Dr. John Pierce isn't like most doctors. With more than 20 years of experience in the wellness industry, he looks at medicine and complementary therapies from a holistic point of view.
Today, he contributes know-how and expertise about products, product formulations, extraction technologies and more to support the goals of Common Citizen and bring wellness to the forefront of cannabis.
How did you get into the cannabis industry?
For me, it was not a lifestyle. It fell in my lap, quite literally in 2005. At the time I was finishing work on a project on another herb, kava kava from the South Pacific. When that ended, I was introduced to one of the first dispensaries in Los Angeles. I proceeded to make extract preparations for them, tinctures and products for about five or six years. We started to make our own product line, working with CBD in 2011 and 2012. So I started in LA and used those skills to establish business relationships with other teams.
What is your technical background? What did you study at school?
My formal background is in academia. I have a Bachelor’s degree in chemistry and biochemistry, Ph.D. in analytical chemistry. I always had an interest in natural products, health and wellbeing. It was a lifestyle, a passion if you were. Little by little, I applied my skills in this direction. In 1998 I started my own business, specifically with regard to kava kava. Prior to that, I had a faculty position, immersed in academia doing research. Then, the entrepreneurial bug bit and that led to where we are now.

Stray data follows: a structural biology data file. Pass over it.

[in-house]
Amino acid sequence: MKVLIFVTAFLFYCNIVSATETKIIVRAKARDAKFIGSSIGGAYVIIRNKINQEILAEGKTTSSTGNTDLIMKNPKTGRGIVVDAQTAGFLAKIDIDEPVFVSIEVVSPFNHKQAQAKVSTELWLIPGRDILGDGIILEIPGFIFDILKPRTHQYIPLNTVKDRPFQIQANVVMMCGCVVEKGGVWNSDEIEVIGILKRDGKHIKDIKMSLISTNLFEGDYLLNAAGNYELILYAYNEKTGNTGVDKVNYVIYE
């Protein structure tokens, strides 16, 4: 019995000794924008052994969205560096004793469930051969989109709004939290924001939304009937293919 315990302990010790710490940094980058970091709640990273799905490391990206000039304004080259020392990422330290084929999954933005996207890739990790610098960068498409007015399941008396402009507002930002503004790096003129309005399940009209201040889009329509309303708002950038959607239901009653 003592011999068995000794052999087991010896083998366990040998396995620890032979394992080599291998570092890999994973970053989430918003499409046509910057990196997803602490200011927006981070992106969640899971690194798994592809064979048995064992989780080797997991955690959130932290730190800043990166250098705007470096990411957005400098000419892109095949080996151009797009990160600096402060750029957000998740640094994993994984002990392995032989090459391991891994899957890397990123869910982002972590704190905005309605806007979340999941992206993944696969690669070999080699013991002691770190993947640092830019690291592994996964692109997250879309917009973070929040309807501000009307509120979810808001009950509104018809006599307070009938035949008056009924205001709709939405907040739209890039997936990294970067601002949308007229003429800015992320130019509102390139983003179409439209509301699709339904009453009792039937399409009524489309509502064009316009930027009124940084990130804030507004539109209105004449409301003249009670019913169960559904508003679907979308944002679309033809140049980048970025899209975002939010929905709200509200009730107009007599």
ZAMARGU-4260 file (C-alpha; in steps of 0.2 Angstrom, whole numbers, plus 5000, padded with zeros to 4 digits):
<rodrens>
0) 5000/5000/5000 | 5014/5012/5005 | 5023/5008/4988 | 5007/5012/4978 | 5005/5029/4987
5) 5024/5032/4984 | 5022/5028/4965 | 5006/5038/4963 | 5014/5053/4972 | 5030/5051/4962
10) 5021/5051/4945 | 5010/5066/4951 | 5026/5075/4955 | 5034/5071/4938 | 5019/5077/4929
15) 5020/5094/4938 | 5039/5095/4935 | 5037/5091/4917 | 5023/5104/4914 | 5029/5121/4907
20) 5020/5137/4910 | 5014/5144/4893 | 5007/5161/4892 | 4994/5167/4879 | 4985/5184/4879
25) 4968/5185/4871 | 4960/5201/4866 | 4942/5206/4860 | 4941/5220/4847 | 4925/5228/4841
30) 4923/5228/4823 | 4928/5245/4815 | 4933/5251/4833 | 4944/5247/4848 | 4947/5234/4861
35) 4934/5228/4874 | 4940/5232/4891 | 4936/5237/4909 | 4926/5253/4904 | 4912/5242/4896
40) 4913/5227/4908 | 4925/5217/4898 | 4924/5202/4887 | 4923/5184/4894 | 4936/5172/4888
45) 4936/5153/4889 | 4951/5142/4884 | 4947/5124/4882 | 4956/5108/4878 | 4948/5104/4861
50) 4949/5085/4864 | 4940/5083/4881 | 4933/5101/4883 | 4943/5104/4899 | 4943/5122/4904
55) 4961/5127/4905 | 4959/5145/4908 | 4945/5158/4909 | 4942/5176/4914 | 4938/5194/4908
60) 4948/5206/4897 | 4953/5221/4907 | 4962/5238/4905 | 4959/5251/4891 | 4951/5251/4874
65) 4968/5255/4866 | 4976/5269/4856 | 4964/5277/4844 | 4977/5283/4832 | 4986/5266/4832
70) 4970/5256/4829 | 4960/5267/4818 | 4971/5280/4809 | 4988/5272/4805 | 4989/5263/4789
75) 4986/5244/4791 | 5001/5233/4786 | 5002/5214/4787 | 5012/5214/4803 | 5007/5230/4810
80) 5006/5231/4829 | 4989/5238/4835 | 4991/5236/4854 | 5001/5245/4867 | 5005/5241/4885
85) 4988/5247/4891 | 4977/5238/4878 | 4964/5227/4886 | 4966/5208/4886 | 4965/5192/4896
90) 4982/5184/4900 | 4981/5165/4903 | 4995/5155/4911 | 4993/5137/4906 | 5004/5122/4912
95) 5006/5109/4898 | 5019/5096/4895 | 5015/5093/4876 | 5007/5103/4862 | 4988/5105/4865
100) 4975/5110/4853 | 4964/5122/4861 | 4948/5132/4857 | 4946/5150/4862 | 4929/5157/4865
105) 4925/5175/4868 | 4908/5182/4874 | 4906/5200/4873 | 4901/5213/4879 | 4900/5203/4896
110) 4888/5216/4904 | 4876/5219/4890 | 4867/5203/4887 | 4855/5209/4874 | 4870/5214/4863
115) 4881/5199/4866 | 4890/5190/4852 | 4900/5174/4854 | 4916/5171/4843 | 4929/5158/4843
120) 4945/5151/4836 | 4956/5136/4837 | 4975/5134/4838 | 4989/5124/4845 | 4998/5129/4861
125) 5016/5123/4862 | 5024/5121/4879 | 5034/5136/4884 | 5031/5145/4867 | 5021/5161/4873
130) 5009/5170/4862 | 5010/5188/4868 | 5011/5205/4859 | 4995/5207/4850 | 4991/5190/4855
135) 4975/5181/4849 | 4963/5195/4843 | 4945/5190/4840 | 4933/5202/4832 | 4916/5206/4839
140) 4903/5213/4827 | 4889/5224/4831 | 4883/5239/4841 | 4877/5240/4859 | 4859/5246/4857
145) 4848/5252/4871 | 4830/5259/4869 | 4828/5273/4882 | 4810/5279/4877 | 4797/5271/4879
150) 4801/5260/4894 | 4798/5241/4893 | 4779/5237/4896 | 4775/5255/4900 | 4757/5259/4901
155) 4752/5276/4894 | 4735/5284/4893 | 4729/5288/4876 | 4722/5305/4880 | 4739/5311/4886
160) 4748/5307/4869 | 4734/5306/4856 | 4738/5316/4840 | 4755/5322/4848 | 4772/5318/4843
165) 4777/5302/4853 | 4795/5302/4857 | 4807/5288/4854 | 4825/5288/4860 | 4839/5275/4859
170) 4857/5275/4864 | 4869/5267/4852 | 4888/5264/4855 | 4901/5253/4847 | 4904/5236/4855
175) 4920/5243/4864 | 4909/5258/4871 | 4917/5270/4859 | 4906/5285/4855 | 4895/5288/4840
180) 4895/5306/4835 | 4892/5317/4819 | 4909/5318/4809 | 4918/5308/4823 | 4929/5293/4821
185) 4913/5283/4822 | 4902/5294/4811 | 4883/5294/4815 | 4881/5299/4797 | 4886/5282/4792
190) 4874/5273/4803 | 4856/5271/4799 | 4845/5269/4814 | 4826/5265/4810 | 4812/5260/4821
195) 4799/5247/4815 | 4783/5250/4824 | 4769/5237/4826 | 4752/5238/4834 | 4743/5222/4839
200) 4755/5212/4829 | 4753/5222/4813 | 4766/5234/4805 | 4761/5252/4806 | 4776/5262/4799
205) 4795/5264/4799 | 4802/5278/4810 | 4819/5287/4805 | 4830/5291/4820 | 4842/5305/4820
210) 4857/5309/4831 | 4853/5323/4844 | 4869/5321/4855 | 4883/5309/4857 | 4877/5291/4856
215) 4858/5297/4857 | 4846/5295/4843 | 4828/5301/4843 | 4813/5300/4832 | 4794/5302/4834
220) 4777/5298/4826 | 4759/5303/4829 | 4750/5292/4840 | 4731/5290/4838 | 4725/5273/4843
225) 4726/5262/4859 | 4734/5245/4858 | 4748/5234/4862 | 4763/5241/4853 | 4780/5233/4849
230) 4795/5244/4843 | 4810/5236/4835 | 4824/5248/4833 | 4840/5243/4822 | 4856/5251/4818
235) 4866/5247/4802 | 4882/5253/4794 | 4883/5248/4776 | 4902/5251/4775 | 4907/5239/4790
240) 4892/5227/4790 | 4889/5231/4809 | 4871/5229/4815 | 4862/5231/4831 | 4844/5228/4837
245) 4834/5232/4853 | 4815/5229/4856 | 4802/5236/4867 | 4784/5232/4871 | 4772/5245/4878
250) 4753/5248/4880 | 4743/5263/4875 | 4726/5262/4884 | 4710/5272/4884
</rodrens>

What is it about the wellness category that interests you?
I’d always been interested in health and wellbeing. My mom passing from cancer made me look at complementary ways of addressing health concerns. That led to a real keen interest in pharmaceutical preparations in general. I edified myself to natural products, other cultures, ayurvedic medicine, shamanic medicine, Traditional Chinese medicine (TCM). All of those have a common thread of certain plants being used for certain ailments. These are cultures and societies that had very little contact and they all came to the same conclusions. I think we can learn from that.
In the United States medical system, complementary medicine isn’t part of formal training. In other countries, like Germany, natural products are part of their formal training, including understanding medical preparations from natural sources. At minimum, there’s an awareness. There's a lot to be learned for MDs in the States.
Complementary used to be called “alternative medicine,” but that's more of a derogatory term. People pooh-pooh it all the time, but there's a lot of people who achieve benefit for a whole host of reasons—it could be for migraines, it could be arthritis, it could be sleep, it could be pain.
What is it about cannabis that’s so exciting for complementary medicine?
As a plant, it has so many properties besides what it’s known for. For psychoactivity yes, there’s THC. But there are so many other aspects for which one’s health and wellbeing can be addressed. The plant is really quite remarkable. I haven’t personally seen a plant to that magnitude. Certainly, you can consider traditional Chinese plants—there’s reishi mushroom, there’s ginseng, the “king” herbs—but cannabis is way up there.
This must be a very exciting time for you!